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Creativity coach, writing and creative process instructor, speaker, author of Around the Writer's Block: Using Brain Science to Write the Way You Want (Penguin/Tarcher 2012) and Dancing in the Dragon's Den (Red Wheel Weiser), Teaching Artist at the Loft Literary Center.

The Risks of Playing It Safe

Never taking a risk is the biggest risk of all

By Rosanne Bane

One of my agility trainers once commented, “If your dog does everything in class perfectly, you are failing.” I did a double-take. “Failing,” she explained, ”to challenge yourself and your dog often enough.”

Are you challenging yourself as writer or are you playing it safe? What was the last big risk you took in your writing? What was your last big failure? If you can’t remember or if the risks and failures you can recall are puny, you’re doing yourself and your readers a big disservice. Where our writing gets risky is where our writing gets good. Or it crashes and burns, and that’s good for us too.

Dr. Michael Unger, author of Too Safe For Their Own Good points out “By bubble-wrapping our lives, we may inadvertently be taking away opportunities to experience the building blocks of psychosocial growth.”

According to Unger, it is essential to experience challenges and the resulting successes and failures. Failing to give ourselves opportunities to do so deprives us of what he calls the “risk-taker’s advantage,” which includes resilience, learned responsibility, confidence, courage and compassion.

Besides, taking a risk is fun! Remember rolling down hills until you were dizzy when you were a kid? Or sledding? Riding roller coasters? Rock-climbing? Going where you weren’t supposed to go, doing what you weren’t supposed to do with someone you weren’t supposed to be with?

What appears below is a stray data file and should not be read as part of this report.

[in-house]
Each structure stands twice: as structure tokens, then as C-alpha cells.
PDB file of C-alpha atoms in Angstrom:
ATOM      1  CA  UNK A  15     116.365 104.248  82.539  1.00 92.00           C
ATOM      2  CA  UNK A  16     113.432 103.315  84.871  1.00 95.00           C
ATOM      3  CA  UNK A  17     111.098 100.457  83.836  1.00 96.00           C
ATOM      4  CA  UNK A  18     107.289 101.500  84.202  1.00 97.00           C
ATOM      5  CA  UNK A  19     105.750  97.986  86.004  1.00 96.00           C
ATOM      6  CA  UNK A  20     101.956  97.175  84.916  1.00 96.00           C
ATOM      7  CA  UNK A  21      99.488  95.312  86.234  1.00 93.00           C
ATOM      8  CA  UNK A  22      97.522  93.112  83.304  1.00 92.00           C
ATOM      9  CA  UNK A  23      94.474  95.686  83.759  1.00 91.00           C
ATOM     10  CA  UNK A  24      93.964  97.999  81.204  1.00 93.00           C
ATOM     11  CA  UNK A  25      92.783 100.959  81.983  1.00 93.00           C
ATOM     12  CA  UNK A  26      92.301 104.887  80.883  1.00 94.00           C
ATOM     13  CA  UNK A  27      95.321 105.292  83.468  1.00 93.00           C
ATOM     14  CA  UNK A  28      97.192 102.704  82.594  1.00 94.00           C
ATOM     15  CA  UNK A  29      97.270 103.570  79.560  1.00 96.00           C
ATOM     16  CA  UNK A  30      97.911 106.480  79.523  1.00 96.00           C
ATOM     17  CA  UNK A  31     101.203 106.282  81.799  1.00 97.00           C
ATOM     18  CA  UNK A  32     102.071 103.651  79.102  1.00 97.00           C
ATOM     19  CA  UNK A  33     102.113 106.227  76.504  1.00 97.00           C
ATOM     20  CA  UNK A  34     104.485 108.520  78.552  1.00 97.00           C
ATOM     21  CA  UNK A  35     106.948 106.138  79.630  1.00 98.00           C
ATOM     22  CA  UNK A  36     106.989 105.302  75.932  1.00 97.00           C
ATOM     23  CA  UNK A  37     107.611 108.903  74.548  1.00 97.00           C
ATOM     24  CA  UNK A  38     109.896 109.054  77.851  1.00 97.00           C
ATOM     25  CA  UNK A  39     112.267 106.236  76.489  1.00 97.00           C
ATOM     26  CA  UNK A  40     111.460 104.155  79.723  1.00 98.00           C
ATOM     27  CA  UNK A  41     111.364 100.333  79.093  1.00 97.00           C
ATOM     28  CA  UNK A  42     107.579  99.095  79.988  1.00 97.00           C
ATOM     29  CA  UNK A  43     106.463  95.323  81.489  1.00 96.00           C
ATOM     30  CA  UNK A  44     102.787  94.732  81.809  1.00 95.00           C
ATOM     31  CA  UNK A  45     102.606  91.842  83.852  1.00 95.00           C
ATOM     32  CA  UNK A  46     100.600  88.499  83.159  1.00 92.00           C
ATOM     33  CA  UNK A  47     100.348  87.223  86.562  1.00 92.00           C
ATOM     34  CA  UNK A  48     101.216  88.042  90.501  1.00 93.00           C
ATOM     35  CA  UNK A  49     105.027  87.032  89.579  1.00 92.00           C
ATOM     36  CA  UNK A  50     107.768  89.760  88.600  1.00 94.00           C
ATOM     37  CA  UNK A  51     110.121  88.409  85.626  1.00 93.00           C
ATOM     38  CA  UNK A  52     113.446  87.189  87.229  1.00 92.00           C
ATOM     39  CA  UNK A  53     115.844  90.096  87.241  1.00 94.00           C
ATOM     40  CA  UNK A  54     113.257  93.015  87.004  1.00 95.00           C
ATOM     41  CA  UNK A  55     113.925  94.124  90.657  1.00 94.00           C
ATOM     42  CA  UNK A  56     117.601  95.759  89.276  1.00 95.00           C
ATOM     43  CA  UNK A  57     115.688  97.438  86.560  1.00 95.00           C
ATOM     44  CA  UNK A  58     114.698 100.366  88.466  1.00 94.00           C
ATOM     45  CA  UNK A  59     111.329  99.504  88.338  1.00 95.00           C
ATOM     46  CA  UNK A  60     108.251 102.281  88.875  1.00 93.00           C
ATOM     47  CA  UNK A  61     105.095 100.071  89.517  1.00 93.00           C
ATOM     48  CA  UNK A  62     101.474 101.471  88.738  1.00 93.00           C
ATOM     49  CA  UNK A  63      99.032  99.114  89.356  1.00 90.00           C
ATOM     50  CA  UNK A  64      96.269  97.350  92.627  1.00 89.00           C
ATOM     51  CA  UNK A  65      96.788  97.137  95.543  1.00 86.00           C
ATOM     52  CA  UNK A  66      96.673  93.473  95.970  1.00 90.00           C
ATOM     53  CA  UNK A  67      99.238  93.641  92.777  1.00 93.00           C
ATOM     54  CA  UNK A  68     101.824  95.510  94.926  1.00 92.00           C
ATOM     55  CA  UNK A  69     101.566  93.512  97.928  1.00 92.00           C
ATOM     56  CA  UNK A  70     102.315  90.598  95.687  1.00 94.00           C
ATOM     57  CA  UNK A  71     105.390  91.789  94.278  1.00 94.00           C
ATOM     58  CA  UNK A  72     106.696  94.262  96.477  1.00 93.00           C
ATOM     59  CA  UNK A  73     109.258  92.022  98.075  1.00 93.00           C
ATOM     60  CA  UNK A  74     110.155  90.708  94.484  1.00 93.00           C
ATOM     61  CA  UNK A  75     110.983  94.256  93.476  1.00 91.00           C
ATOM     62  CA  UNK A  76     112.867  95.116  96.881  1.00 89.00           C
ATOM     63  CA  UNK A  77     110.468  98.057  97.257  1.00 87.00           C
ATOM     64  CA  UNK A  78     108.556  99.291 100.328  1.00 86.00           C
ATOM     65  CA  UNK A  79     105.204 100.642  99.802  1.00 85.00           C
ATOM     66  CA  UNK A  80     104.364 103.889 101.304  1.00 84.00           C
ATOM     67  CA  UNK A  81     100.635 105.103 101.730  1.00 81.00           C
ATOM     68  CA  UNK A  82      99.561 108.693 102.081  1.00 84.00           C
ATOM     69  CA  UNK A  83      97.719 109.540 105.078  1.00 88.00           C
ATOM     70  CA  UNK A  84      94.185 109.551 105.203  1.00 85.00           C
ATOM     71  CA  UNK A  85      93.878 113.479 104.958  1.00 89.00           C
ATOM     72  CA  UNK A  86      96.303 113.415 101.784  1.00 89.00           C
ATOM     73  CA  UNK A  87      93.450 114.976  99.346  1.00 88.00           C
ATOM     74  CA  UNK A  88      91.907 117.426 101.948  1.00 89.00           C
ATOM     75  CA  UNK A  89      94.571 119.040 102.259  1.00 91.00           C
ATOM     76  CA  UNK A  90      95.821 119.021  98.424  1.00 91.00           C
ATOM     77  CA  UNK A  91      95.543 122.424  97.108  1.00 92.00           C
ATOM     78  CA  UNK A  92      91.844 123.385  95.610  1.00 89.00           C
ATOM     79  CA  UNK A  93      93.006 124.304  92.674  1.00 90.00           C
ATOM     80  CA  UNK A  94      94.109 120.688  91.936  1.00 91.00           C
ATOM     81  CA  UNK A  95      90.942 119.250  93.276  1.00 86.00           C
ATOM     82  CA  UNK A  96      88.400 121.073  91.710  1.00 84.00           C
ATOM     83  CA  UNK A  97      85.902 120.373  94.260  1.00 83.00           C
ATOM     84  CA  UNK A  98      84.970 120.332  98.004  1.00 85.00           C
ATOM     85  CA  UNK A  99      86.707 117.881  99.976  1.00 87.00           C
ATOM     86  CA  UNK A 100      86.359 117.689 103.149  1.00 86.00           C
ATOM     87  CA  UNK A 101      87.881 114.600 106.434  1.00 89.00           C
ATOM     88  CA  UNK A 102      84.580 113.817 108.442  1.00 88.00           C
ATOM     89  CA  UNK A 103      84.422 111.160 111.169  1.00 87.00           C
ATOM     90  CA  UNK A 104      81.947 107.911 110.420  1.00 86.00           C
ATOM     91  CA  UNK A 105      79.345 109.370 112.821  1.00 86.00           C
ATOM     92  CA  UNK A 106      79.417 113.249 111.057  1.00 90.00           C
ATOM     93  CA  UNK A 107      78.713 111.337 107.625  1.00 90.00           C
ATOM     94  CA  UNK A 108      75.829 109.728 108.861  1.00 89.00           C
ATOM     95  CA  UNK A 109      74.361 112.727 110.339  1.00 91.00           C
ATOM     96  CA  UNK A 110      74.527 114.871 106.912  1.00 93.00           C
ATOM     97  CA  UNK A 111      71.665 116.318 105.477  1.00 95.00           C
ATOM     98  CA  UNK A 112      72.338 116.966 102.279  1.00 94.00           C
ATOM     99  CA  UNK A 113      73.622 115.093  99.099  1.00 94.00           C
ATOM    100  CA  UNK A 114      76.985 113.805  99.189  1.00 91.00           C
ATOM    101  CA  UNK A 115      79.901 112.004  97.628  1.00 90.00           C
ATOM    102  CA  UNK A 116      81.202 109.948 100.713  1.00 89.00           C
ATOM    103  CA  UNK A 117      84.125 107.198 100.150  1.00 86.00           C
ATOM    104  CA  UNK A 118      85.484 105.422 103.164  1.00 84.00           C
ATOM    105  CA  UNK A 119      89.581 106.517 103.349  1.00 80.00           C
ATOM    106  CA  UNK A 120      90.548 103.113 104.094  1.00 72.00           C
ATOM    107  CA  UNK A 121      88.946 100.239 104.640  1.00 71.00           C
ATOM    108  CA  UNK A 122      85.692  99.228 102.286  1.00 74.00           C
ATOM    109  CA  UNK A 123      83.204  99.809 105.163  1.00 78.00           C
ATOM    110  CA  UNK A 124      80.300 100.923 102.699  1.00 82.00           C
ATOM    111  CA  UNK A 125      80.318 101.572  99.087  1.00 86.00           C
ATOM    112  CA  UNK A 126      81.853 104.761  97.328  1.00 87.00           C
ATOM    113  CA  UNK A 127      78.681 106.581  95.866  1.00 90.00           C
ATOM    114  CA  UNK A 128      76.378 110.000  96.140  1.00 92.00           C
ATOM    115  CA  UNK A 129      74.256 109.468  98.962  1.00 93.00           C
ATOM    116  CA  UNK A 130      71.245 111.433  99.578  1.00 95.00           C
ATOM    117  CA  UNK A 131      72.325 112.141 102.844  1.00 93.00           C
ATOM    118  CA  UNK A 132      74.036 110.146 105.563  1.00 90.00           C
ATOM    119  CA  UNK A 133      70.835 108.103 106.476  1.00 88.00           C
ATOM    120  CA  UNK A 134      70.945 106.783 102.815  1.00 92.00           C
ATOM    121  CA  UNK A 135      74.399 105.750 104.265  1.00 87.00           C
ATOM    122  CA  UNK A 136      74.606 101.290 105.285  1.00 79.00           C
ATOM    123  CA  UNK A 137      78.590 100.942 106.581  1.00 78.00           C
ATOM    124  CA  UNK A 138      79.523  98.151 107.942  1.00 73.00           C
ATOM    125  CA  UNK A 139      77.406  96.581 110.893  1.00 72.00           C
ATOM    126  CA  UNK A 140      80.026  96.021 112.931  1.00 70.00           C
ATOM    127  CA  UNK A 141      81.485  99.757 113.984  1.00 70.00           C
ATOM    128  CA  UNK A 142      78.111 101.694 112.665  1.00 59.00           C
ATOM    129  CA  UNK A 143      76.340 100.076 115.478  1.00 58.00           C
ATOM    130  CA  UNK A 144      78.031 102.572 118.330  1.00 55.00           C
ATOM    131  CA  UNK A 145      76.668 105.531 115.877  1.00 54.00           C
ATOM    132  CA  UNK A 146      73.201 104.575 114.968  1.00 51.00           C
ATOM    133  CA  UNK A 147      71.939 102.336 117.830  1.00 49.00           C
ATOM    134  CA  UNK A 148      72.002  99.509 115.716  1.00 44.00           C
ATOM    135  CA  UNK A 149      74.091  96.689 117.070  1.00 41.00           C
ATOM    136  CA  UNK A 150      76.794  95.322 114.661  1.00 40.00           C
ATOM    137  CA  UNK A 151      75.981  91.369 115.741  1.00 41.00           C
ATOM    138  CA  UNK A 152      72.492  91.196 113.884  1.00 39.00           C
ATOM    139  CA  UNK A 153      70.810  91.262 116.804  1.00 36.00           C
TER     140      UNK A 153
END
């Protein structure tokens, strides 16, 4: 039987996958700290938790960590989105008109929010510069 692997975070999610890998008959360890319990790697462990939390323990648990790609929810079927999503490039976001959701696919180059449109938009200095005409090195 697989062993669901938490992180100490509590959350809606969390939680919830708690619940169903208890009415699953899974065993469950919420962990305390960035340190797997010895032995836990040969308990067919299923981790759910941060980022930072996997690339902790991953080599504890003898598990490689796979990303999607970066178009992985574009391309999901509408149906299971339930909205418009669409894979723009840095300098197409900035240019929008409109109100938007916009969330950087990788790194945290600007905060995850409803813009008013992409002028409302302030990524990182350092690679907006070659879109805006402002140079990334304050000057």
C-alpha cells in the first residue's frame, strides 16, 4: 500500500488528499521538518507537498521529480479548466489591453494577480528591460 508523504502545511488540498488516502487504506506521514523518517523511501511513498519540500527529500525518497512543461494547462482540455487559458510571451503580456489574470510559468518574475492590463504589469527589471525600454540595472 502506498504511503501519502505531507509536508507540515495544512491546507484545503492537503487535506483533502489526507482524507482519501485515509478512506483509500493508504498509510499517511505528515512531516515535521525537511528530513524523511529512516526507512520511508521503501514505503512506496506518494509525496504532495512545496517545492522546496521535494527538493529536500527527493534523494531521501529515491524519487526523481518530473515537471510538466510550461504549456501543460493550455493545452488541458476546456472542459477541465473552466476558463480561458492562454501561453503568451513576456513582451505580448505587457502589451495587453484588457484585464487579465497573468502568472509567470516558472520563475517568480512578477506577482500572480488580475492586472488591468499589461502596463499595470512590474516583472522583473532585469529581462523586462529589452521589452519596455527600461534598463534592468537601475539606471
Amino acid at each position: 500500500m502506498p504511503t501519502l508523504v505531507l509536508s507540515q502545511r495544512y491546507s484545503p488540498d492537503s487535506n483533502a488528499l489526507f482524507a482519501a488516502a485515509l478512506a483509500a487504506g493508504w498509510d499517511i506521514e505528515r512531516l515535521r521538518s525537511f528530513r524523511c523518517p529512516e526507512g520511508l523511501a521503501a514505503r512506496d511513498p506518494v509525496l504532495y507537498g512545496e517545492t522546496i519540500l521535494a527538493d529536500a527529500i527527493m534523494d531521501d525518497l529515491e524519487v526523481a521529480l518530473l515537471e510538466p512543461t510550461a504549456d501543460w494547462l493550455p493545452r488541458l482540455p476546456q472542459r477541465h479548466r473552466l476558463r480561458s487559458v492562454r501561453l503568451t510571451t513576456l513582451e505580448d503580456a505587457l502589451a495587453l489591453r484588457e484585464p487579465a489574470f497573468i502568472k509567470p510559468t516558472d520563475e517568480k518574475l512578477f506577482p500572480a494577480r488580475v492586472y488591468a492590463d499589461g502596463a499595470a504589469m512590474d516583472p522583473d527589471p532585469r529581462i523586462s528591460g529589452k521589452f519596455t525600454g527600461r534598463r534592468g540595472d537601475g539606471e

Whatever your current thrill is, it’s important to your mental health and your enjoyment of life. Engaging in a new and challenging experience that involves a reasonable amount of risk releases dopamine, the feel-good neurotransmitter. No risk, no dopamine, no fun.

Here’s a partial list of the kinds of risks writers can take. You may already do some of these; one writer’s risk is another writer’s routine. Please add to the list. I’d love to hear what risks you’re taking.

  • Send that query you’ve been thinking about, you know, the one that’s sitting in a file while you “do more research” or “revise it just one more time”
  • See how fast you can collect 25 or more rejections
  • Find a magazine you’ve never read that interests you, get the guidelines and get going
  • Tell someone in your family why writing matters to you
  • Say “hello” to an editor, agent or another writer at a conference and ask an open-ended question that will get a conversation going
  • Write in a genre you don’t usually write in
  • Write in a tense or point of view you don’t usually use
  • Kill a perfectly good character just to see what happens
  • Interview someone “strange” “weird” or “different”
  • Write about a family secret
  • Write about your own secret
  • Write without knowing what you’re going to write or why

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7 Comments on “The Risks of Playing It Safe”

  1. 'Ailina January 29, 2010 at 12:52 am #

    “No risk, no dopamine, no fun.” Wow. Love it.

    My name is ‘Ailina, and I’m addicted to complacency.

    The concept of challenging ourselves…it’s true. They say if you want to get better, play the best. Thanks for the practical suggestions for starting points!


    • rosannebane January 29, 2010 at 10:06 am #

      Thanks Ailina. I doubt you are addicted to complacency… you seem quite committed to challenging yourself as a writer.


  2. Amy January 28, 2010 at 9:54 pm #

    I’m going to link to this from my blog, if you don’t mind. E-me if you do, otherwise I will including all your contact info in the link. Thanks, Amy


    • rosannebane January 28, 2010 at 10:42 pm #

      Sure. What’s your blog address? If it’s writing related, we should all drop by…


  3. Amy January 28, 2010 at 9:53 pm #

    Wow, you are so inspiring, the way you put these thoughts into words and motivate strangers to be better. I printed out your list. Great stuff!


    • rosannebane January 28, 2010 at 10:39 pm #

      Thanks Amy! Let me know what you try and what happens, please.



  1. The Road to Motivation Passes Through Risk - January 16, 2011

    […] to blogger Rosanne Bane: Dr. Michael Unger, author of Too Safe For Their Own Good points out “By bubble-wrapping our […]


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